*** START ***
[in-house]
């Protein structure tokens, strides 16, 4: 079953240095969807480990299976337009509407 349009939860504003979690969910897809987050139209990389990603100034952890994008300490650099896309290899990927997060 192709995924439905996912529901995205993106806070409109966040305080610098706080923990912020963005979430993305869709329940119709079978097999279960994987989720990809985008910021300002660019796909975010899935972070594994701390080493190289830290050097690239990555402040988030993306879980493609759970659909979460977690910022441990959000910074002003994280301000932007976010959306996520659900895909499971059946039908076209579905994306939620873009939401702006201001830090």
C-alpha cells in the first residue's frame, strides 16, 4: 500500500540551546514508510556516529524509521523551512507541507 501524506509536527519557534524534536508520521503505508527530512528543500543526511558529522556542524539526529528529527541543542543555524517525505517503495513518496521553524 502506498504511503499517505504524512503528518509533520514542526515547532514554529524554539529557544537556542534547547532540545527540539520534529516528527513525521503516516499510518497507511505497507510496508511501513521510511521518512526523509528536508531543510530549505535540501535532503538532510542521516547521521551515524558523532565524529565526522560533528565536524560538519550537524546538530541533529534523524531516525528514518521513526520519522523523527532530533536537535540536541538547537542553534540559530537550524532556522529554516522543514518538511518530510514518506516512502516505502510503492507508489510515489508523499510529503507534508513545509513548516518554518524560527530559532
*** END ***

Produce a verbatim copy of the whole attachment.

[in-house]
């Protein structure tokens, strides 16, 4: 079953240095969807480990299976337009509407 349009939860504003979690969910897809987050139209990389990603100034952890994008300490650099896309290899990927997060 192709995924439905996912529901995205993106806070409109966040305080610098706080923990912020963005979430993305869709329940119709079978097999279960994987989720990809985008910021300002660019796909975010899935972070594994701390080493190289830290050097690239990555402040988030993306879980493609759970659909979460977690910022441990959000910074002003994280301000932007976010959306996520659900895909499971059946039908076209579905994306939620873009939401702006201001830090």
C-alpha cells in the first residue's frame, strides 16, 4: 500500500540551546514508510556516529524509521523551512507541507 501524506509536527519557534524534536508520521503505508527530512528543500543526511558529522556542524539526529528529527541543542543555524517525505517503495513518496521553524 502506498504511503499517505504524512503528518509533520514542526515547532514554529524554539529557544537556542534547547532540545527540539520534529516528527513525521503516516499510518497507511505497507510496508511501513521510511521518512526523509528536508531543510530549505535540501535532503538532510542521516547521521551515524558523532565524529565526522560533528565536524560538519550537524546538530541533529534523524531516525528514518521513526520519522523523527532530533536537535540536541538547537542553534540559530537550524532556522529554516522543514518538511518530510514518506516512502516505502510503492507508489510515489508523499510529503507534508513545509513548516518554518524560527530559532